Theodoret

c.393-c.458. Bishop of Cyrrhus (Syria). Born in Antioch, he seems to have been early intended for the religious life, and duly entered a nearby monastery about 416. Seven years later he became bishop of Cyrrhus (an unwanted elevation), where he spent all but two years of the rest of his life, making for himself a reputation not only as theologian, historian, and controversialist, but as a faithful and diligent pastor. In the christological controversy sparked by Cyril* of Alexandria, Theodoret accepted neither of the extreme positions, but held that Christ had two natures, united in one person but not in essence. At the Council of Ephesus* (431) Theodoret protested against both Cyril's procedural opportunism and his doctrine, and afterward wrote a refutation of the anathemas directed by Cyril against Nestorius (see Nestorianism; Three Chapters Controversy; Constantinople, Second Council of). Theodoret's continued opposition led to his deposition and exile at the Robber Synod of Ephesus* in 449, but he was restored at the Council of Chalcedon* in 451, though obliged to participate in condemning Nestorius and to accept Theotokos as the title of the Virgin Mary.*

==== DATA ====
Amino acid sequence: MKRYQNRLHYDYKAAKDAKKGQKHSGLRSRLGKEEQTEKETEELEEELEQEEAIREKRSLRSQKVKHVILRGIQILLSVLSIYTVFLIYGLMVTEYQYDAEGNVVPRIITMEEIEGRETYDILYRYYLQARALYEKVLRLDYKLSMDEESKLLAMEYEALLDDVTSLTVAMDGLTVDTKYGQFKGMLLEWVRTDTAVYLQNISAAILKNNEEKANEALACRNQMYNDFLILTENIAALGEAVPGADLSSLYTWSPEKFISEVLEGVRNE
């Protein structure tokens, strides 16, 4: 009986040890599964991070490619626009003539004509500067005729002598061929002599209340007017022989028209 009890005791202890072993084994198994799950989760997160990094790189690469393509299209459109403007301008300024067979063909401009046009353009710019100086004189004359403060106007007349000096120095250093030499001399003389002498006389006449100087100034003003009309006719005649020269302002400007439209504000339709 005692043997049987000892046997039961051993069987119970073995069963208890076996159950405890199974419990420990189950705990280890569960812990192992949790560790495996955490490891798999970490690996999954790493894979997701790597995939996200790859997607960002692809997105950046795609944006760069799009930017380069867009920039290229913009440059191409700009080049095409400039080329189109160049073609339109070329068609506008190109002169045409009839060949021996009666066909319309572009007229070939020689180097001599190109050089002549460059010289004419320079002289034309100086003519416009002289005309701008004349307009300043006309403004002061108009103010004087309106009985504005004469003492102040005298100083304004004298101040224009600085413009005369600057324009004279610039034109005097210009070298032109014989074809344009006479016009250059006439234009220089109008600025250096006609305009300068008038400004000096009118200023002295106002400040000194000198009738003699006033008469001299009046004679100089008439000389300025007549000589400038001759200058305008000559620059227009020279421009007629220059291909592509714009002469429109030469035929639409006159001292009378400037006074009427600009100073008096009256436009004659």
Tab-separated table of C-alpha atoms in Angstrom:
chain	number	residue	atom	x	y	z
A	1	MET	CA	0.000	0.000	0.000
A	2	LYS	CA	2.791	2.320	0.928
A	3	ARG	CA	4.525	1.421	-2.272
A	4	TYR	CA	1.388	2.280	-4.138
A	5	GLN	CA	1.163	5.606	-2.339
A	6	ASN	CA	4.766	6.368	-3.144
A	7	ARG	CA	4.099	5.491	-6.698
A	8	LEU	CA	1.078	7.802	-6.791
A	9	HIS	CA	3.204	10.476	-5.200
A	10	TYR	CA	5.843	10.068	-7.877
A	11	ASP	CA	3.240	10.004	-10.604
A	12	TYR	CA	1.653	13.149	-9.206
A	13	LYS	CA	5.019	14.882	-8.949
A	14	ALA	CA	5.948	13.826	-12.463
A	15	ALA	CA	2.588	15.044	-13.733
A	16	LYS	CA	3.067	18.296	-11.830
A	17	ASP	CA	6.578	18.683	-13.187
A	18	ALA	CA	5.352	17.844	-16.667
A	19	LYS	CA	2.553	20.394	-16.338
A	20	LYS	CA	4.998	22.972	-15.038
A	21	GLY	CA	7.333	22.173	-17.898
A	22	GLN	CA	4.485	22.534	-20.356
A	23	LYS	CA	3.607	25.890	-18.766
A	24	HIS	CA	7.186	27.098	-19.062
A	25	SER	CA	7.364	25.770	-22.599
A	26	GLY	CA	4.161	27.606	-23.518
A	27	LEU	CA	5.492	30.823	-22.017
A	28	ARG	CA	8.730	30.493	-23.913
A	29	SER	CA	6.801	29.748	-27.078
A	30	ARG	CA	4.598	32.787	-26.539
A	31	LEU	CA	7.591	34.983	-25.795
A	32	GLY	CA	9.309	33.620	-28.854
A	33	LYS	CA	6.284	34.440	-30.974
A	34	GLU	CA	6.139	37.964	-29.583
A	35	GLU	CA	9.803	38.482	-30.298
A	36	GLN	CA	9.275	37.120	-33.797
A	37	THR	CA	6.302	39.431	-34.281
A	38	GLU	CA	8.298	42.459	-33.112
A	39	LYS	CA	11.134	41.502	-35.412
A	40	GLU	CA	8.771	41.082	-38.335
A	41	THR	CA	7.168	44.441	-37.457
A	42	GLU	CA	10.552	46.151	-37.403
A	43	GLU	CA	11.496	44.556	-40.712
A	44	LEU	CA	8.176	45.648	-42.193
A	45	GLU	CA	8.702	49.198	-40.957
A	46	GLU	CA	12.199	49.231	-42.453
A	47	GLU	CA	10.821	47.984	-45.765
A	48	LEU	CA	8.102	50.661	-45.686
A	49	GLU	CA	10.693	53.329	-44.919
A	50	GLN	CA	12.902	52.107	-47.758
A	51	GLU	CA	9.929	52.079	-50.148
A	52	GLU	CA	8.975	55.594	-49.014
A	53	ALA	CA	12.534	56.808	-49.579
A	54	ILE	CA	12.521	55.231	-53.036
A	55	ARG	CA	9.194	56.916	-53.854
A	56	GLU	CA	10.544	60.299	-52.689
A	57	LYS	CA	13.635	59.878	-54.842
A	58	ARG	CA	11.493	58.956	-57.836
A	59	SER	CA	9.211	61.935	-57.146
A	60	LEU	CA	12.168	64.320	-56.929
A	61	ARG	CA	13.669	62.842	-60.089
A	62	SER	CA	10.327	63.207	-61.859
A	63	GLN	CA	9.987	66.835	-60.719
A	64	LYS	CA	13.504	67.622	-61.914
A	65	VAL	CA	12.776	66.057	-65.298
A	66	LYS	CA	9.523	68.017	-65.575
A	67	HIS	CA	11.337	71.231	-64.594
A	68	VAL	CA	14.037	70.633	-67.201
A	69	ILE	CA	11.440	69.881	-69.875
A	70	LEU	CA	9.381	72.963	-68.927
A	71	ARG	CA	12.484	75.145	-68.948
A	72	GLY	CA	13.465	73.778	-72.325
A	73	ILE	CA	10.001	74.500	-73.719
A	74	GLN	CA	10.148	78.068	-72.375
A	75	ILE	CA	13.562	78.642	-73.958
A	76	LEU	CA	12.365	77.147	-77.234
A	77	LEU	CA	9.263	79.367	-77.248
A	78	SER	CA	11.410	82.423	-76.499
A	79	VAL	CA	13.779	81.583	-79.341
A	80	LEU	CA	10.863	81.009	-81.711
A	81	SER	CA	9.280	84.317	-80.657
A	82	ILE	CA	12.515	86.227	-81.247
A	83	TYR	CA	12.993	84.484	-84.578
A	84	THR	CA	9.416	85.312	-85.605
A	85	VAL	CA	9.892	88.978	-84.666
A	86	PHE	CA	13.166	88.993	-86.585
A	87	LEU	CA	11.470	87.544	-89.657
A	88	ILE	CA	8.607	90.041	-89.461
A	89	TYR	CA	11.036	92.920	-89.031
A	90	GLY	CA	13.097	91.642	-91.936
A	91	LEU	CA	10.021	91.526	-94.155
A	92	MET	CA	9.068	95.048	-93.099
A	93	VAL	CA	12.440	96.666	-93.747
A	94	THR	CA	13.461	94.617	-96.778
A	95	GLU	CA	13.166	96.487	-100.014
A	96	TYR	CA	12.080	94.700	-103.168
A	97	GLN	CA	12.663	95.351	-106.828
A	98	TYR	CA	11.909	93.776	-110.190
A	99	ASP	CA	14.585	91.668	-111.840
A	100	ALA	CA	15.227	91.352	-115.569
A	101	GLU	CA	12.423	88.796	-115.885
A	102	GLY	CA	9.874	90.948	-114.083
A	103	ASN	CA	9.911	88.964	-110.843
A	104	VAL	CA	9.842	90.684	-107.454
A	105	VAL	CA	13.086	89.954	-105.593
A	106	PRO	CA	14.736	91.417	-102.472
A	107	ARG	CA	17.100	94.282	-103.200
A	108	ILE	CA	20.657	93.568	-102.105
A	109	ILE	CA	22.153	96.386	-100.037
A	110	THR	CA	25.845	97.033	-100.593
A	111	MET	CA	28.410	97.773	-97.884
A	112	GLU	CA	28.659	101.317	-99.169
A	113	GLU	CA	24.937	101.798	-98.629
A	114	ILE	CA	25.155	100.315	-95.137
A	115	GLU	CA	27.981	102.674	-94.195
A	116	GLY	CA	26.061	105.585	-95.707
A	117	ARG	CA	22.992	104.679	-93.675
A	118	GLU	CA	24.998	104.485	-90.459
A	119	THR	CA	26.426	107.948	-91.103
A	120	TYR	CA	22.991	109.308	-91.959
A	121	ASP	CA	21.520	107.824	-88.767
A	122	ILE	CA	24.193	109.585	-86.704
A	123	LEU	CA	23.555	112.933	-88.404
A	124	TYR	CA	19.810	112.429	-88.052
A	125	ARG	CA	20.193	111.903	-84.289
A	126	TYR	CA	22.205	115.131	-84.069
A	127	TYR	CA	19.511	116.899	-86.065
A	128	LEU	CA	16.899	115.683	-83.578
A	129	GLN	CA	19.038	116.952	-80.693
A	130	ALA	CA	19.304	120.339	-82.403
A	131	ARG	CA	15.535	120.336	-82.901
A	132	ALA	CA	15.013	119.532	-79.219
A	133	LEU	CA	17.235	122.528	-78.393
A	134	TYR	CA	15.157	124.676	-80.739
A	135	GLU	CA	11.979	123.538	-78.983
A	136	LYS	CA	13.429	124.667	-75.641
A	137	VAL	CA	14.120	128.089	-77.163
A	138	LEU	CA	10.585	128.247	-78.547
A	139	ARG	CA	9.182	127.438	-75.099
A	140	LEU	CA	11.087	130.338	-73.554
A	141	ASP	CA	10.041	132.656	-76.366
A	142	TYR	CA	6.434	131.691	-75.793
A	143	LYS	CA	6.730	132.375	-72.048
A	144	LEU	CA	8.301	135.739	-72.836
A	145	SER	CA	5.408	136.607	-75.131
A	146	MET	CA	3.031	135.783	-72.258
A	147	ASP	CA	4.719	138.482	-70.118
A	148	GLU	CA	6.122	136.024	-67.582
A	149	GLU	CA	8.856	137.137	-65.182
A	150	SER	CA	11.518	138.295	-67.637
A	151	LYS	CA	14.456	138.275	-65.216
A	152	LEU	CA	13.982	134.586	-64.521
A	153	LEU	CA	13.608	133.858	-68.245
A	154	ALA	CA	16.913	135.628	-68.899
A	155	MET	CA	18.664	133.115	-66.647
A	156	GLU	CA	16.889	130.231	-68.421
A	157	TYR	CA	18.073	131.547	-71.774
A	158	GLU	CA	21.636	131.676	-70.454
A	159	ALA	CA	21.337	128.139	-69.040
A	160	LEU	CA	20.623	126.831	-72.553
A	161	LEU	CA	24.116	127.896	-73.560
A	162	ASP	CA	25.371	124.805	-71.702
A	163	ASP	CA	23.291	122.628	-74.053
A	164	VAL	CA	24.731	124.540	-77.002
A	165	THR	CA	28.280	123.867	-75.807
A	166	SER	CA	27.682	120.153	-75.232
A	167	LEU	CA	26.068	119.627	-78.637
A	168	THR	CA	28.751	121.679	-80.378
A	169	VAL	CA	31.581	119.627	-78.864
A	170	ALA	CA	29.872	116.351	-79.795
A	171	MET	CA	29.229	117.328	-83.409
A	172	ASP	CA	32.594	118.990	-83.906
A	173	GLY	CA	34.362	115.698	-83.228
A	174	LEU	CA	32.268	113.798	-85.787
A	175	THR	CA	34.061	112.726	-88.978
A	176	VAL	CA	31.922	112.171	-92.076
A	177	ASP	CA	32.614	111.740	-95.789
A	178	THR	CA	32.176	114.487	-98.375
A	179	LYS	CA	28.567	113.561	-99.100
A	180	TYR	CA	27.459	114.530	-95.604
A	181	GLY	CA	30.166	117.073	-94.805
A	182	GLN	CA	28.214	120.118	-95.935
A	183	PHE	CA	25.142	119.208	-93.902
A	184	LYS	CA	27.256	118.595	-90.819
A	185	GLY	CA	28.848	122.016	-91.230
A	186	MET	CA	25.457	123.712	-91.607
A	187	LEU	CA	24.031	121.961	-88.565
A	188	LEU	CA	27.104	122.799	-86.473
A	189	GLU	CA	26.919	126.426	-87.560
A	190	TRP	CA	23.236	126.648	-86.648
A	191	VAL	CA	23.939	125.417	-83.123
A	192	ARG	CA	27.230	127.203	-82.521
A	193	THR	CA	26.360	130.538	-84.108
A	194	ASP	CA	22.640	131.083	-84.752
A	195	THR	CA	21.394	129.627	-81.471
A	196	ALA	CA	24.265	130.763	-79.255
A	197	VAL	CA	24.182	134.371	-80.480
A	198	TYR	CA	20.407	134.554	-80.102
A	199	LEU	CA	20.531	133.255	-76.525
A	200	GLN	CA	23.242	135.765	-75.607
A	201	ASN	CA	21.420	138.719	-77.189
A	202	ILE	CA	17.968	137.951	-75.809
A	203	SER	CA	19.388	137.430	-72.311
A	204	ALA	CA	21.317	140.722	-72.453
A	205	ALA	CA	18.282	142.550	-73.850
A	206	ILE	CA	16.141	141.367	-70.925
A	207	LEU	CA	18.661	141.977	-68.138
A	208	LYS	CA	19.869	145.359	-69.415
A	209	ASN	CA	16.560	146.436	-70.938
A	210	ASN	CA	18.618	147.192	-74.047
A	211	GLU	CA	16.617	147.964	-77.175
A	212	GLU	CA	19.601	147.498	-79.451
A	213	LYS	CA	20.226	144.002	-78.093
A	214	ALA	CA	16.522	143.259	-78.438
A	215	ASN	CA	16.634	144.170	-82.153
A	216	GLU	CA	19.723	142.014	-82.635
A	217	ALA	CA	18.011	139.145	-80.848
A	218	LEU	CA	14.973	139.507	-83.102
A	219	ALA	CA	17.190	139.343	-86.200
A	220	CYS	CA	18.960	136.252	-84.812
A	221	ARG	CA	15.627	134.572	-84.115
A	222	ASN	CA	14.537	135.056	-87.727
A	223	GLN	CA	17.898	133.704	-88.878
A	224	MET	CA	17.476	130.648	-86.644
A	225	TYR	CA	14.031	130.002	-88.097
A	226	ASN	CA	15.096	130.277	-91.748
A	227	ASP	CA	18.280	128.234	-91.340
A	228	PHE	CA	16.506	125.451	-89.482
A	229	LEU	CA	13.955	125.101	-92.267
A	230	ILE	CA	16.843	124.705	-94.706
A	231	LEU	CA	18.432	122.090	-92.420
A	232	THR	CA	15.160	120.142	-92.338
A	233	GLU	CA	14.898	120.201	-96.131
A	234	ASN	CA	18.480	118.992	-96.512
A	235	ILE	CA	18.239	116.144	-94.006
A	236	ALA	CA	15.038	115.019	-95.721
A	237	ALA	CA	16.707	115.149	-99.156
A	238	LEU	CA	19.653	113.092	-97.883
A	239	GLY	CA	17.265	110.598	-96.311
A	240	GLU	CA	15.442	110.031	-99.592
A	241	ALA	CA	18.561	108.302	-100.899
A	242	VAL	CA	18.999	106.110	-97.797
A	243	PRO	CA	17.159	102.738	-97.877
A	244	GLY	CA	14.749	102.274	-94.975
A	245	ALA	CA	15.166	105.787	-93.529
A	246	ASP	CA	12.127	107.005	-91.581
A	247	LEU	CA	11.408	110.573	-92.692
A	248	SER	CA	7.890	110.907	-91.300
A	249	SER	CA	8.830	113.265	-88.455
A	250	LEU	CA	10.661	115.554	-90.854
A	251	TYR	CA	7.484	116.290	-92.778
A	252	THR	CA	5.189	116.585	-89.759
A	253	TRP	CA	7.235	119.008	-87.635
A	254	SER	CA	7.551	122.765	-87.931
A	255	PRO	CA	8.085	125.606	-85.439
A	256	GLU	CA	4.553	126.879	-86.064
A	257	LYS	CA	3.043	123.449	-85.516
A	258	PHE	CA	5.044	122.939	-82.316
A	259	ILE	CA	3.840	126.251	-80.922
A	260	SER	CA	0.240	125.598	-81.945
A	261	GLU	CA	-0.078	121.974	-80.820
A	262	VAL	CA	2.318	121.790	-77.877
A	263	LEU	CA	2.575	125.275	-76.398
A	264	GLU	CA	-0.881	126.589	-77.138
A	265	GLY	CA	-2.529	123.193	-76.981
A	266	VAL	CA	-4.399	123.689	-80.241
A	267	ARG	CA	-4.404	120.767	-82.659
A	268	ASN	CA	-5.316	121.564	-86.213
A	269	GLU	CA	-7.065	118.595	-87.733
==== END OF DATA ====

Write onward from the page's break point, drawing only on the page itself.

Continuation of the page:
As an exegete Theodoret was of the Antiochene* School, and this is reflected in his highly commended short commentaries on the Song of Solomon, the Prophets, Psalms, and the Pauline epistles. His other works included a collection of thirty biographies of monks, and a church history which continues the work of Eusebius down to 428. Of his letters 232 have survived.